Despite the high needs, provision of mental health services is limited. Less than one percent of the government’s health budget goes towards it. There are six mental health hospitals in the entire country and only one mental health outpatient facility, in the capital, Kinshasa. In North Kivu, a province with a population of more than six million inhabitants, the only mental health centre, Tulizo Letu, is situated in the bustling hub of Goma.

Smaller private clinics like CEPIMA struggle to stay afloat, depending on contributions from donors and patients’ relatives to survive. The centre provides a welcome refuge for those who have mental health difficulties, but staff are required to administer treatment, including medication, for which they have not been fully trained.

Lack of understanding, training

Masandi, the major, said he was taking seven to eight pills, three times a day. “That seems like a very high dose of medication,” said Benoit Ruratotoye, who has a doctorate in clinical psychology and is the managing director of a private training centre, the Goma-based Institute of Higher Education in Mental Health.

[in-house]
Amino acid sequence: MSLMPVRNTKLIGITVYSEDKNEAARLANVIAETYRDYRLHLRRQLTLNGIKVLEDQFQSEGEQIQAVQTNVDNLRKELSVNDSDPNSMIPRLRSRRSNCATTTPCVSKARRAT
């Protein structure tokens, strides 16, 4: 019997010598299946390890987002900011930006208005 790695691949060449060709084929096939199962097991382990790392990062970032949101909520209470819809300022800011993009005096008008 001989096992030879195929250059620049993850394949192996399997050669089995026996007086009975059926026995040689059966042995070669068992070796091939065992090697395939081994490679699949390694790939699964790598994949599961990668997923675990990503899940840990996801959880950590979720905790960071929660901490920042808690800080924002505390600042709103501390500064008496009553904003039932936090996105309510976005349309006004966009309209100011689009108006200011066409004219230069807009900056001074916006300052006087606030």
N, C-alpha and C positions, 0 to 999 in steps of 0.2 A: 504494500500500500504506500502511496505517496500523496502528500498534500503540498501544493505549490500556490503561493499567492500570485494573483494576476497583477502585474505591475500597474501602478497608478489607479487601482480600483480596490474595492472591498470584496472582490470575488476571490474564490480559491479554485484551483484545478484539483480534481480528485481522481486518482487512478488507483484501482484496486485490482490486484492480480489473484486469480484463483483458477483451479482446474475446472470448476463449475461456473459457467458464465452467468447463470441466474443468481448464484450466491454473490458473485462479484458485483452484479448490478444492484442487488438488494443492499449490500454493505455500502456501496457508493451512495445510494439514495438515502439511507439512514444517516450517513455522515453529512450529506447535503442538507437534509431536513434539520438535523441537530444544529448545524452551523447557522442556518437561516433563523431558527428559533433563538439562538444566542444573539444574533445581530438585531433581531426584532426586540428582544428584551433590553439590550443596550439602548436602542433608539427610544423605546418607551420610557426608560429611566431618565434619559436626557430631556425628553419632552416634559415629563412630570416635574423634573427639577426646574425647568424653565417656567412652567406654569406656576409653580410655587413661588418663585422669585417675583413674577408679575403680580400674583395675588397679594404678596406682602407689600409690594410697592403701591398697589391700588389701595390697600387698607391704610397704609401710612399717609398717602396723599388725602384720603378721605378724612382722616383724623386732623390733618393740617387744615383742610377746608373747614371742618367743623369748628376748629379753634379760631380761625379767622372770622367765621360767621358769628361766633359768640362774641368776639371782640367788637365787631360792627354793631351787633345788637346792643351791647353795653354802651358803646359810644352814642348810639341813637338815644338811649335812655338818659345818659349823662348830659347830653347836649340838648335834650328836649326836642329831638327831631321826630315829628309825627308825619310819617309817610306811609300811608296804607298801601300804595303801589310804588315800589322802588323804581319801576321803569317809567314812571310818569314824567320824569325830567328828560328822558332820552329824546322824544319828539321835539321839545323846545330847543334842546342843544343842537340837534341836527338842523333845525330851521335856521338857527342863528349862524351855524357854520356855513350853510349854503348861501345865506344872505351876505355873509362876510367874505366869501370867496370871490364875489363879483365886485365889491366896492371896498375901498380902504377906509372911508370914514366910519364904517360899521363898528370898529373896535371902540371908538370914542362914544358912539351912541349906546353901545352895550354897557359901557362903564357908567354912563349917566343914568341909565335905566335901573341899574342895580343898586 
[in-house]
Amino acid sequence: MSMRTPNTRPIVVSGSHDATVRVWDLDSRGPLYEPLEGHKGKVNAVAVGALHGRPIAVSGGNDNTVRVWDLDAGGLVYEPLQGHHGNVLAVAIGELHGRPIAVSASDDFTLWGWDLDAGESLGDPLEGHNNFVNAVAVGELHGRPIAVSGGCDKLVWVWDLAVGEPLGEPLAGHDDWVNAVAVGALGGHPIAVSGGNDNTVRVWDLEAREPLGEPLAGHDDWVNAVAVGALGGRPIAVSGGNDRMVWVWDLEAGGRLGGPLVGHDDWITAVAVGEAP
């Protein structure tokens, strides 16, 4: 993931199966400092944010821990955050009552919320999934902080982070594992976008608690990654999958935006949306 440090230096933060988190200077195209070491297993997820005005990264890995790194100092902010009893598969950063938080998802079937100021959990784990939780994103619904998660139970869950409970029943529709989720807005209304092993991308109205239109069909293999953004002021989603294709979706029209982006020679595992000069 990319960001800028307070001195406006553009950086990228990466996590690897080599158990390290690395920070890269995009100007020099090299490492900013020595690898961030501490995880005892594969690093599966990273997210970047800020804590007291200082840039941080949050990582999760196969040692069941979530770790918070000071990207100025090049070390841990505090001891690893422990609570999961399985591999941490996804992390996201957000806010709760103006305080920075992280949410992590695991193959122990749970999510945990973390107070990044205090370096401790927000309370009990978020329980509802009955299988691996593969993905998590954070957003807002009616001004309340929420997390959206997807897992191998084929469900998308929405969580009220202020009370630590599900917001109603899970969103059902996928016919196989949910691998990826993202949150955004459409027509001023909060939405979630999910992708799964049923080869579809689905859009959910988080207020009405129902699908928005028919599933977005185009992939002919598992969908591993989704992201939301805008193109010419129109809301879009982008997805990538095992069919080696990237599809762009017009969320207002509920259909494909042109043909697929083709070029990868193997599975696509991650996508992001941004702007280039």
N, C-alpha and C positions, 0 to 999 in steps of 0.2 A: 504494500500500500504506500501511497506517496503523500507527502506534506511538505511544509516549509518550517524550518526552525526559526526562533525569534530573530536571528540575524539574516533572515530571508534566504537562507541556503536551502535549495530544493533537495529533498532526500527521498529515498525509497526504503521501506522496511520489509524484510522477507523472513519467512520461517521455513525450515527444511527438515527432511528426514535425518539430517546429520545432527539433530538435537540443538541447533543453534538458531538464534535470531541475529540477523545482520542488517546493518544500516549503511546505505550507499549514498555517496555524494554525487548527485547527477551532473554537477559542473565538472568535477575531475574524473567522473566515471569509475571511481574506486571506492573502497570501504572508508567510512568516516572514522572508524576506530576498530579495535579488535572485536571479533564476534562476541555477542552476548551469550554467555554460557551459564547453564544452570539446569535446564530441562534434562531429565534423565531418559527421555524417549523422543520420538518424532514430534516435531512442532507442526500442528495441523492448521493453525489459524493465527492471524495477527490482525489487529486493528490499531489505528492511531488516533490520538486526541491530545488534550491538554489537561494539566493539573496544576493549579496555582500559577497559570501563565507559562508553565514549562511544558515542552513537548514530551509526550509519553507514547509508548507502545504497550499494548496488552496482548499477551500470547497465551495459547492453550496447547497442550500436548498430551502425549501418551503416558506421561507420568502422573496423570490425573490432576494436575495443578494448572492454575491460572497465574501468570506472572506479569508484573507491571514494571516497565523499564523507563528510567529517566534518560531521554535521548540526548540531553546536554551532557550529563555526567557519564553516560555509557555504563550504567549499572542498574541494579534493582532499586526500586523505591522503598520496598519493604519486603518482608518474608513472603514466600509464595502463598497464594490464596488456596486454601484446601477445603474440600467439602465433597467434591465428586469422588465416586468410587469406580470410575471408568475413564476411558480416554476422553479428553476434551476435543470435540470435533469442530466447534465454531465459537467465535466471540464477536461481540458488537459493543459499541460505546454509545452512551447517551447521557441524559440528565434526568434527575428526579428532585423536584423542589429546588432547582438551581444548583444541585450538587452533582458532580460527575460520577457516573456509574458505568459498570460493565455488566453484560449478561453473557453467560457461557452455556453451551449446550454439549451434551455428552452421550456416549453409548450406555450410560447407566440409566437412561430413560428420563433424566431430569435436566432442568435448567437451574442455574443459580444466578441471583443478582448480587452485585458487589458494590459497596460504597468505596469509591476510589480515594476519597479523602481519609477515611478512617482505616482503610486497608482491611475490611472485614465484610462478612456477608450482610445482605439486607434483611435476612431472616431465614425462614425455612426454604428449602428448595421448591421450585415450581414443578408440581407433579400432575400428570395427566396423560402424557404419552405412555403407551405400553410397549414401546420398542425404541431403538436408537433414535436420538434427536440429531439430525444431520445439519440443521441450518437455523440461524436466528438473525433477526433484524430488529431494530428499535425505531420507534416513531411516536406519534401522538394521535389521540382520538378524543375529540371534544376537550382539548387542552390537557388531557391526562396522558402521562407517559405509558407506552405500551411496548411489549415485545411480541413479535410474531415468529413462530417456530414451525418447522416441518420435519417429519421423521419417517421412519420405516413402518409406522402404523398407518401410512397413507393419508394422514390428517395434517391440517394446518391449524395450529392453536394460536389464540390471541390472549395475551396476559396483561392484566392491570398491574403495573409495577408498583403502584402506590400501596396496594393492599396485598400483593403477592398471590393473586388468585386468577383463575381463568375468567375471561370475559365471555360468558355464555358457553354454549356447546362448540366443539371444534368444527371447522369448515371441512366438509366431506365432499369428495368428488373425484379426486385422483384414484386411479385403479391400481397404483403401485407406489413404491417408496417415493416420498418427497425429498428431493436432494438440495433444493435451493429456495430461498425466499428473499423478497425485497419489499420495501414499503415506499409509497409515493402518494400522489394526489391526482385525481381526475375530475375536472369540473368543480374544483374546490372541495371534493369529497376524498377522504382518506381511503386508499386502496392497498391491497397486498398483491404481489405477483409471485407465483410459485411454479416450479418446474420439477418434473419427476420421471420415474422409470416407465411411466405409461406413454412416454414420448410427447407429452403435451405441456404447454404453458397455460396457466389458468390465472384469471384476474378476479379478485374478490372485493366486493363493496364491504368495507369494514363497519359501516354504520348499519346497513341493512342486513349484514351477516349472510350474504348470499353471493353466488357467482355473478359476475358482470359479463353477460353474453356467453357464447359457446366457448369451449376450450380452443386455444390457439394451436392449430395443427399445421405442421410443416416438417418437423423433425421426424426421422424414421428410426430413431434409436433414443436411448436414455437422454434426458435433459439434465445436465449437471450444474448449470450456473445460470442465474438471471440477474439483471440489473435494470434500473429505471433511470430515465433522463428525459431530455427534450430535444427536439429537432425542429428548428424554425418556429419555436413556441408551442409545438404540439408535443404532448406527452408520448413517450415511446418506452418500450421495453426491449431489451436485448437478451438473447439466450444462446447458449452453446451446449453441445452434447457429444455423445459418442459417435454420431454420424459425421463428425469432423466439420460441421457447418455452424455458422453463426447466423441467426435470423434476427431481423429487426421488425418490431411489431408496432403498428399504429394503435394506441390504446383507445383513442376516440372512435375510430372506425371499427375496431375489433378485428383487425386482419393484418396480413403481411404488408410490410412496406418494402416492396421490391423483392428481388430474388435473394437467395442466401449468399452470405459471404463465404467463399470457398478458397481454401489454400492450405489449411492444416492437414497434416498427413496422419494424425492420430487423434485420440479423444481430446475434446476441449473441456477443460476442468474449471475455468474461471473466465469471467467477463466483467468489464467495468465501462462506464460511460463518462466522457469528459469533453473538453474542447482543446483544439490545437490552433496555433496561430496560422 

“CEPIMA is really doing the best they can, but in fact only psychiatrists should be administering medication and it’s not always required,” Ruratotoye told IRIN. “Most mental health professionals in the country are trained in general health and don’t have in-depth knowledge. When you compare with other countries, the quality of care here is not good.”

In addition to the scarcity of service provision, there is also a prevailing social stigma associated with mental health problems. When confronted with symptoms of mental disorders, many believe them to be associated with witchcraft and sorcery and rather than seek medical treatment, they turn to traditional healers.

“Although educated Congolese will laugh if you ask them if they believe in witchcraft, this is the first resource they will go to before coming to the hospital,” said Charlotte Sabbah, a mental health supervisor with MSF who worked in South Kivu.